Dr. Mary Dan, are you going to post directions here? Please, Please?

  4. Thanks for the post. I have a question: can you cook things like steak direct from the freezer? I understand you would need to extend cooking time but I wonder if there is any danger from bacteria in this method, since it might stay in the danger zone longer than if thawing in the fridge.

  5. I was wondering when you will release more receipes. I found the recipes in the manual to be a little bit limited. Would it be possible to get Heston Blumenthal’s recipes that were used when he was doing the demo? Is there a reason why these cant be published?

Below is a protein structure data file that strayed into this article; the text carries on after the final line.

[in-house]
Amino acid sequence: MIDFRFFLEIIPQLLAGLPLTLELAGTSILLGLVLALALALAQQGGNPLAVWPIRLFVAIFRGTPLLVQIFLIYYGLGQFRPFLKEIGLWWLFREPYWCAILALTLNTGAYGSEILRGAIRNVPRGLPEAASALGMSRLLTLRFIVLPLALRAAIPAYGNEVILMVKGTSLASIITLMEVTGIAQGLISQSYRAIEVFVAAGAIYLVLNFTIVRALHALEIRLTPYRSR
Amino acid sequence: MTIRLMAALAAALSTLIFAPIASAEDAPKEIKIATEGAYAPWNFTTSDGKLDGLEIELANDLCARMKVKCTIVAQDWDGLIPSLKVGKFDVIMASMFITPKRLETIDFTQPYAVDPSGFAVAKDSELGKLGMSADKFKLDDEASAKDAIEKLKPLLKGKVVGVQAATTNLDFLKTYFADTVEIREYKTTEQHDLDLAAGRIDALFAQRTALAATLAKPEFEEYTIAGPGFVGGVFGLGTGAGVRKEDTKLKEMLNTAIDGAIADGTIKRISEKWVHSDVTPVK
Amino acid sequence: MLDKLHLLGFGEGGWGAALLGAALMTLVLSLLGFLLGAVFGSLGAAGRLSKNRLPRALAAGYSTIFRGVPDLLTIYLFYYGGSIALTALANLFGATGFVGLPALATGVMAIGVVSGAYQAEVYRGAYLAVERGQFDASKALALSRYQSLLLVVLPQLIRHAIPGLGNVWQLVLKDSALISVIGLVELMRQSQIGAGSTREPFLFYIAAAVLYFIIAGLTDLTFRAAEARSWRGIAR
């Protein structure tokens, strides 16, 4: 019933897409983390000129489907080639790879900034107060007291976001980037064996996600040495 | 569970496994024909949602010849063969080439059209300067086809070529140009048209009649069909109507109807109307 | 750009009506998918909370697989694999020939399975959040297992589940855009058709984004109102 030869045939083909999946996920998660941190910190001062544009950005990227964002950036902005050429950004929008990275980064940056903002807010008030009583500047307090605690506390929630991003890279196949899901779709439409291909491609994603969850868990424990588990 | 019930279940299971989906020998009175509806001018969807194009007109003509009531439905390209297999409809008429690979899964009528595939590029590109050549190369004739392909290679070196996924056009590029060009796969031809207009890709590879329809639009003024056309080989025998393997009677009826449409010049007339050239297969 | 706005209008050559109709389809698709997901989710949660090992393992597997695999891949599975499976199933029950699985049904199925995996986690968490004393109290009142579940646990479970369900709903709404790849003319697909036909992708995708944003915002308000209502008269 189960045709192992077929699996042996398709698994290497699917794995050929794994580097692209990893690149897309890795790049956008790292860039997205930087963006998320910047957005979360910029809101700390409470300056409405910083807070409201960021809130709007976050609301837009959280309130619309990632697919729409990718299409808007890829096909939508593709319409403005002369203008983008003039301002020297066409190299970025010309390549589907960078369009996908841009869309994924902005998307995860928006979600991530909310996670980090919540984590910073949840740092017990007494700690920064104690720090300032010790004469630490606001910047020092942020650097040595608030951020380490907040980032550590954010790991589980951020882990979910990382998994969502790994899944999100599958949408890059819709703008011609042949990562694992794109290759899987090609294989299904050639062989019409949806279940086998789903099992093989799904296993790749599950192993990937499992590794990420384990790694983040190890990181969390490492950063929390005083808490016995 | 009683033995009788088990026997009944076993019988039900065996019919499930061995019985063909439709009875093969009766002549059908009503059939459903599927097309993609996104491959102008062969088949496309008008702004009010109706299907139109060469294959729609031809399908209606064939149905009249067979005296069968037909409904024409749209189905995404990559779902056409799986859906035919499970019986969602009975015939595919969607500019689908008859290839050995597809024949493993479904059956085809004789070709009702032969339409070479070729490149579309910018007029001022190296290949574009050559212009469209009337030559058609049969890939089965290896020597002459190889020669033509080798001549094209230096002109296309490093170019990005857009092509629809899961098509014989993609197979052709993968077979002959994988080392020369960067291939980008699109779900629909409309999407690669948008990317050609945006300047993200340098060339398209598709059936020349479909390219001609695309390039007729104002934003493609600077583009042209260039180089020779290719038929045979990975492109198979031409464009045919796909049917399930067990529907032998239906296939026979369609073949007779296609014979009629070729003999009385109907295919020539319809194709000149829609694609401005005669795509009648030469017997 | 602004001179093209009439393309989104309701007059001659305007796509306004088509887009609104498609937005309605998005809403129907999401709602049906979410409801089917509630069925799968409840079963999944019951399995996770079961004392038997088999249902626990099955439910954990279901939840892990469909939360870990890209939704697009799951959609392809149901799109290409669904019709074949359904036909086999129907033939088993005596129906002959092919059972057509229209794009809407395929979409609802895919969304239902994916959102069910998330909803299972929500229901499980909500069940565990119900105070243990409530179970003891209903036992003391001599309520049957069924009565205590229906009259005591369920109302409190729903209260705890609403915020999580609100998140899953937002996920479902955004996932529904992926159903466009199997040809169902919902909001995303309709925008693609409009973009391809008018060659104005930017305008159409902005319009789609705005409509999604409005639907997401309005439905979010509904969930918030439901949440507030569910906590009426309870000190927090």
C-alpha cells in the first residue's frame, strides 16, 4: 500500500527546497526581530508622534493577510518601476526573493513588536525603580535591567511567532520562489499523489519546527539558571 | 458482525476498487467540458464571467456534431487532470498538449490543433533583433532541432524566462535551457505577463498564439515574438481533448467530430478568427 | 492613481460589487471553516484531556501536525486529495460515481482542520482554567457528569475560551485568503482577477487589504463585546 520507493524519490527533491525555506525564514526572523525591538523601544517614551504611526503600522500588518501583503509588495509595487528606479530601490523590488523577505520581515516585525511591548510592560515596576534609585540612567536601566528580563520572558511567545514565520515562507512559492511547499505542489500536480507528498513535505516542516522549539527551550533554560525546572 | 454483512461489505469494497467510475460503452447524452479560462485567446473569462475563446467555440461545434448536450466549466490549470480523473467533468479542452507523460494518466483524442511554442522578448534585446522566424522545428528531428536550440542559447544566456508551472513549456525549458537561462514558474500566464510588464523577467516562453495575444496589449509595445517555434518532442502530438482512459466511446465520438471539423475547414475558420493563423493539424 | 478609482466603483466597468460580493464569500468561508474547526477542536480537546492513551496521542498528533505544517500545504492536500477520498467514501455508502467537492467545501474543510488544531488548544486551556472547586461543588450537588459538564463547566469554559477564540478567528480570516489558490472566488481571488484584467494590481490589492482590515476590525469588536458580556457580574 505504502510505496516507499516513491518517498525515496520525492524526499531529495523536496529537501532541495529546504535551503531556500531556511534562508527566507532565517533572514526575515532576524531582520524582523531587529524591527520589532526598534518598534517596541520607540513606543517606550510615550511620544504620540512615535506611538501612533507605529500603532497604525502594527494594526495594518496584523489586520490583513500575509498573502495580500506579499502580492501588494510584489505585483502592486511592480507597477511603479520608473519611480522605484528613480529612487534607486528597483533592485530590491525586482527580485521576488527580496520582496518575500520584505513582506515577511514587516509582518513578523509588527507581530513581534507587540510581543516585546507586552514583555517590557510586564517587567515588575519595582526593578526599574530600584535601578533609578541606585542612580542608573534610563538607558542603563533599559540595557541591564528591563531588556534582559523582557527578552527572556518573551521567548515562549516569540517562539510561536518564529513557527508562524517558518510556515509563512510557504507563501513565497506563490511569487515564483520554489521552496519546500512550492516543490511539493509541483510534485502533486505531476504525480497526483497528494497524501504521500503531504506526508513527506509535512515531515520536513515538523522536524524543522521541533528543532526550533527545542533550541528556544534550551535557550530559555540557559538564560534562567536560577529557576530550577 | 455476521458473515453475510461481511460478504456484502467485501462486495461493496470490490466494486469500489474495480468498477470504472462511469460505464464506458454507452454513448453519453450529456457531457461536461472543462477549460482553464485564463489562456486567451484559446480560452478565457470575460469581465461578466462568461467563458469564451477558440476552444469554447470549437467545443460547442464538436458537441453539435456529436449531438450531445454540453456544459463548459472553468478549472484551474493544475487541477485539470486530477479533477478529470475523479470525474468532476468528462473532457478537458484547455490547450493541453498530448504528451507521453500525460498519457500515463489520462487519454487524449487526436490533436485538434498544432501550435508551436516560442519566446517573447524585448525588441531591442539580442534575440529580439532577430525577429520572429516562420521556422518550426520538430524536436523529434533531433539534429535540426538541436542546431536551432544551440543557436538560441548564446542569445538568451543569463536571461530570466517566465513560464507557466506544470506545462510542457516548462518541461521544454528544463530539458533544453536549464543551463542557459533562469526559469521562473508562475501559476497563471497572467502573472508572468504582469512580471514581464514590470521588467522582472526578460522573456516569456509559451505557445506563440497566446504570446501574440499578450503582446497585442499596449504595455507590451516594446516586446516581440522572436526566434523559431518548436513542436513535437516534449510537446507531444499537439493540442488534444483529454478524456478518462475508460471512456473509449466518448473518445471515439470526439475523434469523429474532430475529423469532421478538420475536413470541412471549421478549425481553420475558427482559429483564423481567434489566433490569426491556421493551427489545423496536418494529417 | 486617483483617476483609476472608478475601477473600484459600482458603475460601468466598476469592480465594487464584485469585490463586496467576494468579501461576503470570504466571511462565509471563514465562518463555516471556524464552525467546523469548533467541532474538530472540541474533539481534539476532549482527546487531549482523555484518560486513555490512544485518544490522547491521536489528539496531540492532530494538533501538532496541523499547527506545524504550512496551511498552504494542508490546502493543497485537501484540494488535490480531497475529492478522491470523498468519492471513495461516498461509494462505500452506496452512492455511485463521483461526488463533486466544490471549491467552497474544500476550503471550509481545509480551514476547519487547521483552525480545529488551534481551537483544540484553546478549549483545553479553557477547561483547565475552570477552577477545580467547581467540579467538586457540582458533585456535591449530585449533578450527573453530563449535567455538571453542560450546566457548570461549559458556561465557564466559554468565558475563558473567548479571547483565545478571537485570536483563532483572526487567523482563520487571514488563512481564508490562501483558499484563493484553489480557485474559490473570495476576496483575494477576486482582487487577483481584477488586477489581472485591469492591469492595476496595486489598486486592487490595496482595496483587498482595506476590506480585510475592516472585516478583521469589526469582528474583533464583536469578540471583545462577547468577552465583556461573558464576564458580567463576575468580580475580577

6. The word from Dr. Mary Dan is that: we are working on a book with over 200 recipes (Sous Vide for the Home Cook) with Douglas Baldwin (The Mathematical Chef) that is in the printing process now and should be ready in about two or three weeks. By end of March latest.

  7. David Moor says:

    I see “label with the food contained” but don’t say how! I’ve been using Sharpies since I tend to bend the pouches in order to squeeze them into the freezer but I don’t know if they are food safe. I see there are a couple of vendors of “water resistant” food labels, but adhesive on plastic just doesn’t seem to be to have much longevity in a freezer where things are continually being reshuffled (i.e., lots of friction against the labels).

    SousVide Supreme responds: Sure, Sharpie’s are fine. That’s what we use ourselves.